For most working-age Americans, the health care system is largely tied to employers, with one big exception: Medicaid, the government insurance program for the poor, elderly and disabled.
That's likely to change, given the Trump administration's announcement on Thursday that it wouldfor Medicaid recipients. In essence, if they can't prove they have a job, they'll lose their health insurance. The administration argues this will allow states to "achieve positive results for the people they serve."
At stake is health care coverage for 74 million people, although the vast majority of the adults who would be subject to the work requirement are already employed. So who would feel the burn of the new policy? Most likely, the millions of those who say they're too sick to search for a job yet haven't gone through the lengthy process of qualifying for a disability determination.
For those Americans, meeting the work requirement would be difficult -- and the loss of Medicaid devastating, critics say.
That raises a host of questions, including whether the requirement would ultimately improve employment rates among Medicaid recipients, or, as critics charge, would result in booting poor and sick Americans from its rolls without helping them find work.
"Taking away struggling workers' health insurance isn't just cruel; it's wildly counterproductive," said Rebecca Vallas, managing director of the Poverty to Prosperity Program at the Center for American Progress, a progressive-leaning think tank. "Study after study shows that having health insurance is associated not only with better health but also with increased work capacity, which translates into higher wages and earnings."
Take Michigan, which expanded Medicaid enrollment under the Affordable Care Act. More than half of recipients who were out of work said they were better able to search for a job after gaining Medicaid coverage, according to University of Michigan researchers.
"Having health insurance, and being able to take care of one's health as a result, has a large positive impact on a person's ability to do a better job at work or seek employment," researcher Renuka Tipirneni said in a statement about her research last year.
It may seem like a no-brainer that having access to medical services improves health, which in turn eases the path to employment. The Trump administration argues that allowing states to impose work requirements will make a "a positive and lasting difference in the health and wellness of our beneficiaries."
Work requirements in other government aid programs haven't helped move the needle on employment, researchers have found. The welfare program known as the Temporary Assistance for Needy Families introduced a work requirement in the 1990s, yet the employment increases were "modest" and later declined, according to the Urban Institute.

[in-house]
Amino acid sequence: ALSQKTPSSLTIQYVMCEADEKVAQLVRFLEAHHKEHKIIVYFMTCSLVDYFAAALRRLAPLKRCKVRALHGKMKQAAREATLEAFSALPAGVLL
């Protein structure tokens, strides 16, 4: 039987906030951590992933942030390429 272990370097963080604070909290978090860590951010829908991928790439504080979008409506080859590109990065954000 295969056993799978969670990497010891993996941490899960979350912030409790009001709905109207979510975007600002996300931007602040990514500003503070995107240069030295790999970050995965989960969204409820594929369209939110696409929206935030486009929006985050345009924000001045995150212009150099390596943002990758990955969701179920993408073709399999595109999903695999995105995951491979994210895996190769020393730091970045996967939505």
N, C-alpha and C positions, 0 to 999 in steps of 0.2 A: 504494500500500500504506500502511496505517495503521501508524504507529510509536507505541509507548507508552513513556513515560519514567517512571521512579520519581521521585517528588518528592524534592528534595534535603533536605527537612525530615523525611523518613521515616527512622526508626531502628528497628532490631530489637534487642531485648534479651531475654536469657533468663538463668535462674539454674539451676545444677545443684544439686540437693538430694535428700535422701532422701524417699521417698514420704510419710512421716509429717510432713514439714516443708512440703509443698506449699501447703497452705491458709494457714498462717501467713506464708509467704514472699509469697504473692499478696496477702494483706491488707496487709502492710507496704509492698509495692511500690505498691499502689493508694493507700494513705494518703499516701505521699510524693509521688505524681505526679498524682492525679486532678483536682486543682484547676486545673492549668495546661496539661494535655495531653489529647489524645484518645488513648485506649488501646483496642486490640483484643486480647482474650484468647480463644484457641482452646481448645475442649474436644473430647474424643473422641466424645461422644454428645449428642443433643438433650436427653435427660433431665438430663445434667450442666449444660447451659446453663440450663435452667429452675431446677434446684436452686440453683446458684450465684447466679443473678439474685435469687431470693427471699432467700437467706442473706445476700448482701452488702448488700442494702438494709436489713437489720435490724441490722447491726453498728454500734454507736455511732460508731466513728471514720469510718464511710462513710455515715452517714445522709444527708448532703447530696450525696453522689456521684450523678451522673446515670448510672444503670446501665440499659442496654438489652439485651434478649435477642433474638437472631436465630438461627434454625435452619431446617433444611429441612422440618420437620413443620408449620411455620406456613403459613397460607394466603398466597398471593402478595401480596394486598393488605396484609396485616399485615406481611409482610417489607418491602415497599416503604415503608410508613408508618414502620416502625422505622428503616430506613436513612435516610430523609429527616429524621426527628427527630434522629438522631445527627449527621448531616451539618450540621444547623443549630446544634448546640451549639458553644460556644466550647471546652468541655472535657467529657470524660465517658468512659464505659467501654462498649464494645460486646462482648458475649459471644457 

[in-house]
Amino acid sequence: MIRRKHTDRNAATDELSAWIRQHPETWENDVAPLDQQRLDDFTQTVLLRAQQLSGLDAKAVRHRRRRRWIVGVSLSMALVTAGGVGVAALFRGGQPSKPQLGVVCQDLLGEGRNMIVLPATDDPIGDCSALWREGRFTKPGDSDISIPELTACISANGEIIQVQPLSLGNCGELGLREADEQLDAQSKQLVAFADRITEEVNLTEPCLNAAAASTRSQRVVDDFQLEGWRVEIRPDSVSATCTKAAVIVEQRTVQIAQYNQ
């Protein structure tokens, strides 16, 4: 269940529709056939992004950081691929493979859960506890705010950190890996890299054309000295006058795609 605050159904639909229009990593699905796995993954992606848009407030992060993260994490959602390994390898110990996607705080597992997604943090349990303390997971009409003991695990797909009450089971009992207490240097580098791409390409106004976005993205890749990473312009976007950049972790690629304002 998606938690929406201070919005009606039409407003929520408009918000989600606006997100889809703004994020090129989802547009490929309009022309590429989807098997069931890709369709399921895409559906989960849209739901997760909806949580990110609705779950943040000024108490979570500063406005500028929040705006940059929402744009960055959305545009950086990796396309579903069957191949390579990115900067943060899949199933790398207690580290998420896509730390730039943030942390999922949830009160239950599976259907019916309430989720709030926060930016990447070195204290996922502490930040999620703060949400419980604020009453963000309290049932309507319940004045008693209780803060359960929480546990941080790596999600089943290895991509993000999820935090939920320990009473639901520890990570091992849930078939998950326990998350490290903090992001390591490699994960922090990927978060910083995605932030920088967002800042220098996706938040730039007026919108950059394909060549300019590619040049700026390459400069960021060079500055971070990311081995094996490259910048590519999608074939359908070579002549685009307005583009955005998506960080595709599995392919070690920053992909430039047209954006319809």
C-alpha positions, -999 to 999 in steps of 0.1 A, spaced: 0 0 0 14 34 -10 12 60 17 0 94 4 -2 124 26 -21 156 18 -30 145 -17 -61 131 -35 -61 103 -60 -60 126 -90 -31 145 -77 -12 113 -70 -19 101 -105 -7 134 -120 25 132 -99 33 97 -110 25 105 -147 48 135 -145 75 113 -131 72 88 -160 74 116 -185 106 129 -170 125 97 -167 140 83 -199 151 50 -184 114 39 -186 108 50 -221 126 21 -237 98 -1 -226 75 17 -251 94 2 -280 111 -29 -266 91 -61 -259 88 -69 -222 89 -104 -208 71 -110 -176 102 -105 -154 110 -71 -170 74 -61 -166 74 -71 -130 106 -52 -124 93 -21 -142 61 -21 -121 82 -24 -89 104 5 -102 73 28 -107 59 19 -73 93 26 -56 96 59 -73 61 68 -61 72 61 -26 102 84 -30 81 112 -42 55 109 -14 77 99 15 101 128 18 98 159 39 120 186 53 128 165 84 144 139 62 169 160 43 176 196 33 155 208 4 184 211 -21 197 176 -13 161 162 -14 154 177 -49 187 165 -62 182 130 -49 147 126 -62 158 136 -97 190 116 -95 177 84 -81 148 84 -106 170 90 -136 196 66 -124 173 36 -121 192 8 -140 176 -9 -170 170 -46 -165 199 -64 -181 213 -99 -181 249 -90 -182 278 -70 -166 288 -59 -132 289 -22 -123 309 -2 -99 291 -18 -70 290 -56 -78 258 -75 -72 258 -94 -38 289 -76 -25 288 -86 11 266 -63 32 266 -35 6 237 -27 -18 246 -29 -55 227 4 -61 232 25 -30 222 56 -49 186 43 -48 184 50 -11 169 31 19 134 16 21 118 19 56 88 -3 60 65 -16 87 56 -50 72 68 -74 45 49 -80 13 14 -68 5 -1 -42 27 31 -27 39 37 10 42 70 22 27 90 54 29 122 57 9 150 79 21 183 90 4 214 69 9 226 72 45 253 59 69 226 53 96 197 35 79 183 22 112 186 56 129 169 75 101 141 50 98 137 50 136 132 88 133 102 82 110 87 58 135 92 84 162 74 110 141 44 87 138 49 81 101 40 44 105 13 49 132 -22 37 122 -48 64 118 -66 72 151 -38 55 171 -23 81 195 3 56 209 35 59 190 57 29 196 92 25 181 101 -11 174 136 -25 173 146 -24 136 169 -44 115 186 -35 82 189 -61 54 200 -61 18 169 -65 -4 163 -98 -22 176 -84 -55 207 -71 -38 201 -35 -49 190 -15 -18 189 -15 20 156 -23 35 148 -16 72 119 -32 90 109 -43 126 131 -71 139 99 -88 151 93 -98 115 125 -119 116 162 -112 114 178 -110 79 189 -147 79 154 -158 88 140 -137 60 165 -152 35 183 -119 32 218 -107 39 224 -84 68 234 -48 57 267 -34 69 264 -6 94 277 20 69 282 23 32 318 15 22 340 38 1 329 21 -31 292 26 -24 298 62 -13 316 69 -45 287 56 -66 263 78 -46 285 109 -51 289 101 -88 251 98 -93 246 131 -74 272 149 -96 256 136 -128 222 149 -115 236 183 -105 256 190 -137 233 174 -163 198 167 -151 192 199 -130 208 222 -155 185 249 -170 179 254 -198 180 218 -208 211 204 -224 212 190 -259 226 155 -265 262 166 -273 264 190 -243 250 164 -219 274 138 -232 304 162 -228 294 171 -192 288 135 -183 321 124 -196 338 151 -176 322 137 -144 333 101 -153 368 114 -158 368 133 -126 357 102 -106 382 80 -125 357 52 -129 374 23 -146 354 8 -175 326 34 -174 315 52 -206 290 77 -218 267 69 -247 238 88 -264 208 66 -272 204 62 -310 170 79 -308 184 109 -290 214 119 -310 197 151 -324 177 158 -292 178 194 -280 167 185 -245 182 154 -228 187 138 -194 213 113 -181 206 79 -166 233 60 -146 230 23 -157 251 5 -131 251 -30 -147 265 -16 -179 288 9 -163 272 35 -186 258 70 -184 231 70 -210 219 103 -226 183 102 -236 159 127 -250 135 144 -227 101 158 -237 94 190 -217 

More tellingly, welfare recipients with "major employment barriers" such as health conditions didn't find work as a result of the requirement, the Urban Institute noted in a research report.
"Many others were unable to meet TANF's stringent work requirements at all, due to employment barriers such as caregiving obligations, health problems, low levels of education and criminal records," Vallas noted. "As a result, they were left without assistance even though they hadn't found work."
Advocates for the poor and working-class Americans say Medicaid's work requirement might harm those who are in most need of help. While the Trump administration said the work requirement would affect "able-bodied" adults, there are grey areas, such as adults who are sick but haven't received a disability designation.
Then there's the red-tape issue, or the hassle recipients may face in proving to government officials that they are employed. The paperwork headache might cause some Medicaid recipients who are employed to skip the entire process, knocking them off the rolls.
Those bureaucratic barriers for Medicaid are an "unnecessary burden," according to Georgetown University's Health Policy Institute. It noted that Kentucky has estimated the work requirement will cause 95,000 of its residents to lose Medicaid coverage.
The new mandate creates "one more inappropriate hoop for them to jump through," said Sam Brooke, the deputy legal director for the Southern Poverty Law Center, in a statement. The SPLC said it plans to file a legal challenge against the rule.
"Work requirements are premised on a set of myths about poverty," Vallas said. "First, that 'the poor' are some stagnant group of people who 'just don't want to work.' Second, that anyone who wants a well-paying job can snap her fingers to make one appear. And third, that having a job is all it takes to not be poor."